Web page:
Other ways that Allina is caring for its employees are:
- COVID leave (two weeks’ pay, waived short-term disability waiting period) for any employee prohibited from working due to non-work related exposure (travel, family member who is ill, etc.);
- Two weeks’ pay for any staff sent home due to canceled elective procedures who are not floated to another part of Allina Health or reskilled;
- Bright Horizons back-up childcare opened to all employees and reimbursed; YMCA childcare also reimbursed; and
- Shipt grocery delivery benefit expanded to all employees.
The public also is encouraged to sew masks, make donations of needed personal protective equipment and write notes of encouragement.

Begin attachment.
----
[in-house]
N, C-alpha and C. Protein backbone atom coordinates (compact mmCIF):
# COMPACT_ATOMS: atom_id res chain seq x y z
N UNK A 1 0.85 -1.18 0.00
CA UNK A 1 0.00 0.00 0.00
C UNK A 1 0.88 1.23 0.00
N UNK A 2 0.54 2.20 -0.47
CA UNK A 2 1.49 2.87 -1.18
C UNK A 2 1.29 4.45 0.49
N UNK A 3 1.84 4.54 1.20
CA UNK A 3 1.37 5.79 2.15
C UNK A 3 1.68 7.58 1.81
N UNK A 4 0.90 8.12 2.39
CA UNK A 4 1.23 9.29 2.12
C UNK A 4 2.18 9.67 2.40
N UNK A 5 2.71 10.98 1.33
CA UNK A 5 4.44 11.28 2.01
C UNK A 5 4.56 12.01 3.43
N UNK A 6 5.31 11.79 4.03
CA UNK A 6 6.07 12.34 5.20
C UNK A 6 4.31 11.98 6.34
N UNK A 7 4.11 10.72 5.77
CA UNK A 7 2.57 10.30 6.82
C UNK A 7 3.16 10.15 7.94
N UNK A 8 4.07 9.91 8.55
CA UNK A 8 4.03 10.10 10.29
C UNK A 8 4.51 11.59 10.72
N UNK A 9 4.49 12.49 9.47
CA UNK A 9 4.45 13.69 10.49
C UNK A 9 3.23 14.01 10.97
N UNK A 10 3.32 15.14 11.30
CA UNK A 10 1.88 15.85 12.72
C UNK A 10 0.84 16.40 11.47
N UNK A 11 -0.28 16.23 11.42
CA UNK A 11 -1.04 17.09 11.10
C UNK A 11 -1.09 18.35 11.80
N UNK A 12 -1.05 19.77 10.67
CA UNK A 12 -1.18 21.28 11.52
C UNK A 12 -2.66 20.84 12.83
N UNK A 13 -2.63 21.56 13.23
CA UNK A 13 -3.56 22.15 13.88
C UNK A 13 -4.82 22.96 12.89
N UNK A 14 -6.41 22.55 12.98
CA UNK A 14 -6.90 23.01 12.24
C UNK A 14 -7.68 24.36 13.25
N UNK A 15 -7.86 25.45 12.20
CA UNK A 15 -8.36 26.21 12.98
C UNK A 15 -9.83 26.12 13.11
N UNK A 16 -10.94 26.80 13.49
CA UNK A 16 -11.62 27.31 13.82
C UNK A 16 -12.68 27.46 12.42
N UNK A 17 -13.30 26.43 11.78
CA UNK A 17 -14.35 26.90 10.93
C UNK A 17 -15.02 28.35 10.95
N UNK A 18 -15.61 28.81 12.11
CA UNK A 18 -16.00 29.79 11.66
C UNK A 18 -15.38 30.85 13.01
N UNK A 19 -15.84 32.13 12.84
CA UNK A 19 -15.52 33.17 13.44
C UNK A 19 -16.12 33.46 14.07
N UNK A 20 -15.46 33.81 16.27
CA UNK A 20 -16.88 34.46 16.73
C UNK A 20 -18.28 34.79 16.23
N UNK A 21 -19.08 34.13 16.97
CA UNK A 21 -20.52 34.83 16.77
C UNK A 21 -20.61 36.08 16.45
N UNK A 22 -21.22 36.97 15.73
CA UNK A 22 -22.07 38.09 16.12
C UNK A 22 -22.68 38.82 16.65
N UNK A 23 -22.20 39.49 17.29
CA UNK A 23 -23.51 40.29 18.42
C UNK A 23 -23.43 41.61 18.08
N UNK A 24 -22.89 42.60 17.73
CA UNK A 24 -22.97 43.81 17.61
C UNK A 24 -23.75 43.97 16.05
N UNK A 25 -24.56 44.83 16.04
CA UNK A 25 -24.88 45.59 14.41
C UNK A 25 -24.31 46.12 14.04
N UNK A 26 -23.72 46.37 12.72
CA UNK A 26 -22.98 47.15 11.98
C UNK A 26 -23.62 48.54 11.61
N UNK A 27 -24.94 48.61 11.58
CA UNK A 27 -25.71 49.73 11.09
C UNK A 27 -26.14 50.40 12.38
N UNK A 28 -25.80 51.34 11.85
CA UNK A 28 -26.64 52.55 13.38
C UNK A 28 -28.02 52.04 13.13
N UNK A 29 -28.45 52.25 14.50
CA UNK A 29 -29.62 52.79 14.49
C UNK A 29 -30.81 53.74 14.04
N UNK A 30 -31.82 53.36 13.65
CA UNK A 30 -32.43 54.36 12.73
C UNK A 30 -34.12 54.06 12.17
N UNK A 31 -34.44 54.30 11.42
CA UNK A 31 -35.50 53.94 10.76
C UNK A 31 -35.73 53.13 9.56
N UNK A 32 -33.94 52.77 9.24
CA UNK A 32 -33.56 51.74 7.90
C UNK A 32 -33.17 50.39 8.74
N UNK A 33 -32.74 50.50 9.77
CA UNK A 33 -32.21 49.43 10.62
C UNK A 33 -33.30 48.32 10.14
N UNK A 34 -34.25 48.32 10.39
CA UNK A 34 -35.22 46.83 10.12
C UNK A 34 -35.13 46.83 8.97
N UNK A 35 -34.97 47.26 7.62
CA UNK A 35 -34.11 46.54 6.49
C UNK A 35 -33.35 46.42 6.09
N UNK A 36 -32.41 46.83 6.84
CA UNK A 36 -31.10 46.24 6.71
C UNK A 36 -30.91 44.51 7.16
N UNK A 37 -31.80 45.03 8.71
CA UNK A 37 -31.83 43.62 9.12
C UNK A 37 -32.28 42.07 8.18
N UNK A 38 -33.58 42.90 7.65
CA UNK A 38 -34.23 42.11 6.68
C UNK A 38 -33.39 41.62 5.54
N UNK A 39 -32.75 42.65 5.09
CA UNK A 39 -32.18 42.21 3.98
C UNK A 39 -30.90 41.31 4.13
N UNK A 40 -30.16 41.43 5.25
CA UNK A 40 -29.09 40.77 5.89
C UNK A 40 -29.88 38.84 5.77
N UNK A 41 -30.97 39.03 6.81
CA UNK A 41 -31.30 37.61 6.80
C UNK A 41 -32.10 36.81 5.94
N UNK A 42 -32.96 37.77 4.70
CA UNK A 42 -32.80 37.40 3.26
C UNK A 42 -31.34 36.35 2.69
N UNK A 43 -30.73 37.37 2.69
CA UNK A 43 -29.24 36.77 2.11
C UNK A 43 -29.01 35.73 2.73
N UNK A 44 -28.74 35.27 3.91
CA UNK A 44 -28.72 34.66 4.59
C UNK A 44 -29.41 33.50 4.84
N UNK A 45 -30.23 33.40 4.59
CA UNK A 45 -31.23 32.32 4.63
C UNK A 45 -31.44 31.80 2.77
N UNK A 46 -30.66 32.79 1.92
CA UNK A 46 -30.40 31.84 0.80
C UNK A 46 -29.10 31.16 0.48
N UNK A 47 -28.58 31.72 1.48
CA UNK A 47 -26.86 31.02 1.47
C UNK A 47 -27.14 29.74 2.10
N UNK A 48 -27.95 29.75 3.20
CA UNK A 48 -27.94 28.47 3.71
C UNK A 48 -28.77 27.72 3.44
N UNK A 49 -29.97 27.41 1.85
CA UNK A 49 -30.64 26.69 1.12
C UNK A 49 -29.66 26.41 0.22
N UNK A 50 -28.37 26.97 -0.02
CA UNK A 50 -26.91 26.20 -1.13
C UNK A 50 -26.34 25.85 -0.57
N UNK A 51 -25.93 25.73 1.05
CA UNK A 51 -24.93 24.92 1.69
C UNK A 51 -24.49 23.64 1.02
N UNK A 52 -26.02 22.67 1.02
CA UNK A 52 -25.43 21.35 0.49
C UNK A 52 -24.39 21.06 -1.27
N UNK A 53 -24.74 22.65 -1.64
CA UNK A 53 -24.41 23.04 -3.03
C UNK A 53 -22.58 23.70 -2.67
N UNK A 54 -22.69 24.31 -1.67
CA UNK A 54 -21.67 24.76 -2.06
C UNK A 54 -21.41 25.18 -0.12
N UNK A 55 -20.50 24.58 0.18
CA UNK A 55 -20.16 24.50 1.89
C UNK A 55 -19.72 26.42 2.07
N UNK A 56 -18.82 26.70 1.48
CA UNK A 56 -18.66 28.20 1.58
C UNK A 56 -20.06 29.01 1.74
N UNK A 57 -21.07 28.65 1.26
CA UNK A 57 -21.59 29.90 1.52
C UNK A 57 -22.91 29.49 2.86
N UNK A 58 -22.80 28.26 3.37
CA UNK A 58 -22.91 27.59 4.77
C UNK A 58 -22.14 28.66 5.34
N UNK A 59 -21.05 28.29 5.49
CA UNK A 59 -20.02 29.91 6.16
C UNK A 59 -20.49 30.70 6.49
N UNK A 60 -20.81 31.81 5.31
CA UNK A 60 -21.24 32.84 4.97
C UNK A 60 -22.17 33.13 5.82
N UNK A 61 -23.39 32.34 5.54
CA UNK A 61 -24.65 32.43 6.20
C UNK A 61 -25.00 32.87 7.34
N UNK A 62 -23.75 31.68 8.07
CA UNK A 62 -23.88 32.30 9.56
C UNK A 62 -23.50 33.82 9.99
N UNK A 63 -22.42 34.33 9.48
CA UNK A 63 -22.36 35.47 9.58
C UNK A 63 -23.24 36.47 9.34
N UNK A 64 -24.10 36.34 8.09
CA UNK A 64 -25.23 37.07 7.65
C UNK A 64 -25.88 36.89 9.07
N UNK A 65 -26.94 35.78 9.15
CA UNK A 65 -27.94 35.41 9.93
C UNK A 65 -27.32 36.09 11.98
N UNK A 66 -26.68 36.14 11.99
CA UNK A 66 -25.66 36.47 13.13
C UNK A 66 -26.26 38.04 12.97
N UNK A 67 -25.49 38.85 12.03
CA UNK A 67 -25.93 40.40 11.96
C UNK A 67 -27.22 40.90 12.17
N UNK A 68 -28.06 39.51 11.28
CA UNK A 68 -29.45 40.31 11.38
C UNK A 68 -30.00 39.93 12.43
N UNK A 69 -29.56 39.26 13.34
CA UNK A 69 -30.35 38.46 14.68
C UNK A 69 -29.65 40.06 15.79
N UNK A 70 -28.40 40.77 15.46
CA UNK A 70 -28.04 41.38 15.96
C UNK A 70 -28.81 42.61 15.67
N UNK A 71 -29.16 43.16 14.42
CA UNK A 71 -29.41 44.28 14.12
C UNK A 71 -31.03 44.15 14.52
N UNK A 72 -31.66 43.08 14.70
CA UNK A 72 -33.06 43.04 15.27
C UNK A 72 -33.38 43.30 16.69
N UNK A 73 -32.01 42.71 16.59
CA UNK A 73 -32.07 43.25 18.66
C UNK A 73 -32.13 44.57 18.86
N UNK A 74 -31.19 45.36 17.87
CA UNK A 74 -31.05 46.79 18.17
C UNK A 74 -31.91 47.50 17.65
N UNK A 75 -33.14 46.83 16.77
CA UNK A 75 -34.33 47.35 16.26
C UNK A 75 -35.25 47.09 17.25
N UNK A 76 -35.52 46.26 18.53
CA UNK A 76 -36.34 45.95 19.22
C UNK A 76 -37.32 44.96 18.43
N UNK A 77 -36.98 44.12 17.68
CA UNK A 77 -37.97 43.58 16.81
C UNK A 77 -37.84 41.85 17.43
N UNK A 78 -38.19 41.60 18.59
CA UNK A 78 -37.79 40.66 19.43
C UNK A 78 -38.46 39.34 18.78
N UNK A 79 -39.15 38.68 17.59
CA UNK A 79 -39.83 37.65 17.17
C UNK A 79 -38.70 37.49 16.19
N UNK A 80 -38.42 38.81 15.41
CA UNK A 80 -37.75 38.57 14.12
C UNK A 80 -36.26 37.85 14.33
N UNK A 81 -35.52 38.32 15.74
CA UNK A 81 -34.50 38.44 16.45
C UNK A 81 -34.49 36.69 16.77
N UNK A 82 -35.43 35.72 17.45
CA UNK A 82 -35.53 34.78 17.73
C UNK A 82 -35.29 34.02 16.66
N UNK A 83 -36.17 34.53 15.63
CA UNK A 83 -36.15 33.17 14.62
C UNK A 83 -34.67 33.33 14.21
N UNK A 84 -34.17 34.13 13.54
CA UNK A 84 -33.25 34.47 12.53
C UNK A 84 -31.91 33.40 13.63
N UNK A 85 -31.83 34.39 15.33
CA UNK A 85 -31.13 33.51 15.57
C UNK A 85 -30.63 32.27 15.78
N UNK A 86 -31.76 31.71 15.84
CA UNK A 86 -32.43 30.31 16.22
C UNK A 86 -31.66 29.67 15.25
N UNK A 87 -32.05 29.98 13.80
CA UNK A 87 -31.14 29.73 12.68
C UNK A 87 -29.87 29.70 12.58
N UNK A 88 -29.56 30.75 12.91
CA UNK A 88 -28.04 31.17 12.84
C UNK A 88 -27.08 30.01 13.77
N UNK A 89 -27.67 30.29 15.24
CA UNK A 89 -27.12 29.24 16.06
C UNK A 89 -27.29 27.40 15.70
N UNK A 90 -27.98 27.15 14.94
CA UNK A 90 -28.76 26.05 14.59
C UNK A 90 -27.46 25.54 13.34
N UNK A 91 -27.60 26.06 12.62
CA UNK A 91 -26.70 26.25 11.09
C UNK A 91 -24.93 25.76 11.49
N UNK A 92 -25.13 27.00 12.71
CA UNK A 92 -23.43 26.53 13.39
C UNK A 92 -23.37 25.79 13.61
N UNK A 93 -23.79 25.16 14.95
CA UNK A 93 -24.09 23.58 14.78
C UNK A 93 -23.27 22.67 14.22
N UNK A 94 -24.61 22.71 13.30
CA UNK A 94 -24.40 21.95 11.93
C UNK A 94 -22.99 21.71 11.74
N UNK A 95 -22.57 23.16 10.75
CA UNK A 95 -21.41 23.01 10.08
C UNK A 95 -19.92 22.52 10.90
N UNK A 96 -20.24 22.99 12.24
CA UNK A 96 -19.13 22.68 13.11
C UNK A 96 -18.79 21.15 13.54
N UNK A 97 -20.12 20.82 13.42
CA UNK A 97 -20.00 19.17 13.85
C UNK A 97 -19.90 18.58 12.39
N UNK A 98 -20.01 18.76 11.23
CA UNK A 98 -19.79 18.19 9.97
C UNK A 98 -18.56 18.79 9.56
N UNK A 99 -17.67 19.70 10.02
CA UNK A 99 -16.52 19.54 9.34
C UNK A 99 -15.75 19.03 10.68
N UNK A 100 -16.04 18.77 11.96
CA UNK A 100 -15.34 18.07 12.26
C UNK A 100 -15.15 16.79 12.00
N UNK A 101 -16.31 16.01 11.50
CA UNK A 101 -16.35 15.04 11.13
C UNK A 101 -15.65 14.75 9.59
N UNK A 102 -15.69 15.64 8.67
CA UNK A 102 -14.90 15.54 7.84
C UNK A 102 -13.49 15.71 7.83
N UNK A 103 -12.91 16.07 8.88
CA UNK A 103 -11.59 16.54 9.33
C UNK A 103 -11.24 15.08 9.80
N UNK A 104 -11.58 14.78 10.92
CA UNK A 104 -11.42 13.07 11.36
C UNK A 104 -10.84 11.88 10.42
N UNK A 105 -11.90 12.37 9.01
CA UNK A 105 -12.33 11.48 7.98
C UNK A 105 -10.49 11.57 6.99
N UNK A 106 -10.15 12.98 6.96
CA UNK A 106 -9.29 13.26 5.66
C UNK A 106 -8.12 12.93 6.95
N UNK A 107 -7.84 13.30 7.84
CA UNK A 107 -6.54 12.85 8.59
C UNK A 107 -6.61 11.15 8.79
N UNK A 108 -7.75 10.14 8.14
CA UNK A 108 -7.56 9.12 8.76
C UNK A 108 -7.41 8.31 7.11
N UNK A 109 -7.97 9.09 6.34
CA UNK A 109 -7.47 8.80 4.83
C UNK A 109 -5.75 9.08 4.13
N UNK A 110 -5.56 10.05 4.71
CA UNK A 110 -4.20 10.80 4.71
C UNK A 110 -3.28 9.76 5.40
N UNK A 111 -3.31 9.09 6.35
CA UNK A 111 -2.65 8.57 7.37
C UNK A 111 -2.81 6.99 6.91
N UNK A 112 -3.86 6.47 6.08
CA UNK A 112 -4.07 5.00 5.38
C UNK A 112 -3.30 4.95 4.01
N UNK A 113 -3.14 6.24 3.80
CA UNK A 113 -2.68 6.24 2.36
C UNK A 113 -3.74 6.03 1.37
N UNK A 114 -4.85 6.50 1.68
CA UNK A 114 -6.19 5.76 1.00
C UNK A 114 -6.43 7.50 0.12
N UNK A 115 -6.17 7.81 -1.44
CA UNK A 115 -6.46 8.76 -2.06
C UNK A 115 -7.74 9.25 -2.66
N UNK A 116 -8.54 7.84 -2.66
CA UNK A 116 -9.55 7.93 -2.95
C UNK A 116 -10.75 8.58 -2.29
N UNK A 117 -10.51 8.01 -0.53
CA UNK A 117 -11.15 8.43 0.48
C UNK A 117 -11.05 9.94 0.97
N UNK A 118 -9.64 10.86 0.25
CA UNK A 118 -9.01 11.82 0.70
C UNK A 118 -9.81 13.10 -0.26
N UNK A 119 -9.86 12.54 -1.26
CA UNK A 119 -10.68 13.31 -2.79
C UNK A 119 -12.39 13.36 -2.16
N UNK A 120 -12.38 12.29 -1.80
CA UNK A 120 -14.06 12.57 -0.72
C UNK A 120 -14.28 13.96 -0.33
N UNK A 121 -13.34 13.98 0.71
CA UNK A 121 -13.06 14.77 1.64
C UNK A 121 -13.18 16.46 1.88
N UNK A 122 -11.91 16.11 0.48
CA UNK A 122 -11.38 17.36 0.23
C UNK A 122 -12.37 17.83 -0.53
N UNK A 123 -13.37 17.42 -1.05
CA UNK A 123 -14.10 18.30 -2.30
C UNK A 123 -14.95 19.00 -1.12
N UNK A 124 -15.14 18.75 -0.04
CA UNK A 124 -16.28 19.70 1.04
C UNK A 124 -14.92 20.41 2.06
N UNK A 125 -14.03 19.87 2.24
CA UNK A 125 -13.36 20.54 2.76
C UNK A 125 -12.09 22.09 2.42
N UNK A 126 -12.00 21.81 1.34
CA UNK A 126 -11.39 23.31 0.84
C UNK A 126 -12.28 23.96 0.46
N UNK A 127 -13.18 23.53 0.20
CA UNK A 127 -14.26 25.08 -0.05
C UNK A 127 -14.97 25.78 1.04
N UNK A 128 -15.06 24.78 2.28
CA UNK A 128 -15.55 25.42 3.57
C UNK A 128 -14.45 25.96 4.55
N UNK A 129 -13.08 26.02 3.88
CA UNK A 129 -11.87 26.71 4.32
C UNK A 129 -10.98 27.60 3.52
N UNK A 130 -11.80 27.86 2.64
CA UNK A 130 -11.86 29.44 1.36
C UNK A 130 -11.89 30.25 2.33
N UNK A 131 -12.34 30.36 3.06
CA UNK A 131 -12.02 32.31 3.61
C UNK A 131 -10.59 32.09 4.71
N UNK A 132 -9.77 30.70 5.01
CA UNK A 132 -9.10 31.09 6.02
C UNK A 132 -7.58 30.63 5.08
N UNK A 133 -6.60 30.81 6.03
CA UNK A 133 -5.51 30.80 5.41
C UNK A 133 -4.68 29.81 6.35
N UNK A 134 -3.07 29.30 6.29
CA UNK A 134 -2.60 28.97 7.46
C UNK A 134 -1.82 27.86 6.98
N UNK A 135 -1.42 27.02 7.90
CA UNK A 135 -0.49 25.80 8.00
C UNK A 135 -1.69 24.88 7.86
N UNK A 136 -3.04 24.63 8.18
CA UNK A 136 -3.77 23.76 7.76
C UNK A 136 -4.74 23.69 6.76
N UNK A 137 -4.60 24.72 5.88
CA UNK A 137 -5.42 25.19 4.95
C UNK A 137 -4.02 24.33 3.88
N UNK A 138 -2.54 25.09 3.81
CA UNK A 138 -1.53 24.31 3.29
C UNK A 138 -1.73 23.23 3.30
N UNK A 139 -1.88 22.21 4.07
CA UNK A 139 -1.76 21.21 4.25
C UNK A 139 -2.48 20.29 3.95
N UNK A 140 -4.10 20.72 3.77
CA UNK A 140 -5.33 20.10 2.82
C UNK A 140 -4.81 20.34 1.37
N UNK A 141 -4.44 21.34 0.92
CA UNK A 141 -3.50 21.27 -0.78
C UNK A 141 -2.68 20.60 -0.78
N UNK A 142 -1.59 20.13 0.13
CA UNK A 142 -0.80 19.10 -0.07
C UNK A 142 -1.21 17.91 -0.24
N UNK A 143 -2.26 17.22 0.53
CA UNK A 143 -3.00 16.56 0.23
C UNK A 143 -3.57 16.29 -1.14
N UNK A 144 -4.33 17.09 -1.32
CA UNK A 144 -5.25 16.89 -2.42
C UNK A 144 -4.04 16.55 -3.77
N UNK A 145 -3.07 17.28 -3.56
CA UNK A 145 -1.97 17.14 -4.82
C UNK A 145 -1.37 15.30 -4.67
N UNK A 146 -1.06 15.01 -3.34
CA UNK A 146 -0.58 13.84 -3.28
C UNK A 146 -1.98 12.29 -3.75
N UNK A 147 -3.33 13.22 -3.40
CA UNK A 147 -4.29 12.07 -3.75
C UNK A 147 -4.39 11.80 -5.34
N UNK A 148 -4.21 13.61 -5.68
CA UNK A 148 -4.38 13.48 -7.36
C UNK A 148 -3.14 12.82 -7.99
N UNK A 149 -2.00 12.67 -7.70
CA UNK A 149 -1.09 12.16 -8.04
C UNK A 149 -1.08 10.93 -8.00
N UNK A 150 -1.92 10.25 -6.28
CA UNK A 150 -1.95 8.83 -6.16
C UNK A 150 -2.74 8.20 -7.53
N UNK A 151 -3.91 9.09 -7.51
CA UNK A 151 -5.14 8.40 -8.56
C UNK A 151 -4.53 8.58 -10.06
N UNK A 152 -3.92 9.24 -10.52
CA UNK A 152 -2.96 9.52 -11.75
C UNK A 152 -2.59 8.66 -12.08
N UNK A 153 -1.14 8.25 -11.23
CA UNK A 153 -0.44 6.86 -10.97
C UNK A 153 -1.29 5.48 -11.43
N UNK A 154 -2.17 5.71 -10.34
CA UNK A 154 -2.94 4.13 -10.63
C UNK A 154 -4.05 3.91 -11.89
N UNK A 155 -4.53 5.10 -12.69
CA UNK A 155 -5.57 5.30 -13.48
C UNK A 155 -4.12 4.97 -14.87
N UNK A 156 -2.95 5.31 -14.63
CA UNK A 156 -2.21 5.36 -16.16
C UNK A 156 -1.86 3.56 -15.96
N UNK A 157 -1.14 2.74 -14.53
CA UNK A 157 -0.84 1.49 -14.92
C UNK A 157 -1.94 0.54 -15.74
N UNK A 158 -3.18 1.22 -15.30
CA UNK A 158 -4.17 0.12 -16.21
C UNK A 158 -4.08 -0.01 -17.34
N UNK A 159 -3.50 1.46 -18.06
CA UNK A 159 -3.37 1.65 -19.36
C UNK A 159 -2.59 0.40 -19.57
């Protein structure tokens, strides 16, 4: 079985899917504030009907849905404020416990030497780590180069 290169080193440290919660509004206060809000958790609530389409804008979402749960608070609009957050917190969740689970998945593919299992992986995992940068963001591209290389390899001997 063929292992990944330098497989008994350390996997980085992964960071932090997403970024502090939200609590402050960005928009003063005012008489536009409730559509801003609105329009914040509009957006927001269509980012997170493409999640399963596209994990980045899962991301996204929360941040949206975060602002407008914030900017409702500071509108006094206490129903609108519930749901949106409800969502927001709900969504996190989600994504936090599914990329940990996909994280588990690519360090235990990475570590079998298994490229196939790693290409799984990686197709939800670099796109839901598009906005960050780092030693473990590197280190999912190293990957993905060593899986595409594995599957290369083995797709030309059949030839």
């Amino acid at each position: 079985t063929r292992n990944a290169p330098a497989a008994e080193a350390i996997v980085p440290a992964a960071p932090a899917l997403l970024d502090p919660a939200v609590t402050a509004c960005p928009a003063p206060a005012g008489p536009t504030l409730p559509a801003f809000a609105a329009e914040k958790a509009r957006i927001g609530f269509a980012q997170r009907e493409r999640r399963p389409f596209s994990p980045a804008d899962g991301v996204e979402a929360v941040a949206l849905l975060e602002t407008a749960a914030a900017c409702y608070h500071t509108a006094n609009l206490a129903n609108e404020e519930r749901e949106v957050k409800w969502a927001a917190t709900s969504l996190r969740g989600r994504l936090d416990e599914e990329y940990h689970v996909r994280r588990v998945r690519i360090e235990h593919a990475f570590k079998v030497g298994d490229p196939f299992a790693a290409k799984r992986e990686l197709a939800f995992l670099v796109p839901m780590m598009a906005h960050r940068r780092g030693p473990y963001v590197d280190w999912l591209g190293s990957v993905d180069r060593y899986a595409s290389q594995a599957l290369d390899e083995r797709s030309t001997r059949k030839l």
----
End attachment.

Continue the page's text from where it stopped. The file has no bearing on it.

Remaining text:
NFPA urges added caution around home fire safety during COVID-19 pandemic
As the public largely remains at home in response to COVID-19, the National Fire Protection Association urges added caution around home fire safety in the days and weeks ahead.
According to NFPA, cooking, heating, and electrical equipment are among the leading causes of home fires year-round. “We already see the majority of fires happening in homes,” said Lorraine Carli, vice president of Outreach and Advocacy at NFPA. “As people spend much more time at home and engage in activities that significantly contribute to the home fire problem, it’s critical that they recognize where potential hazards exist and what they can do to prevent fires.”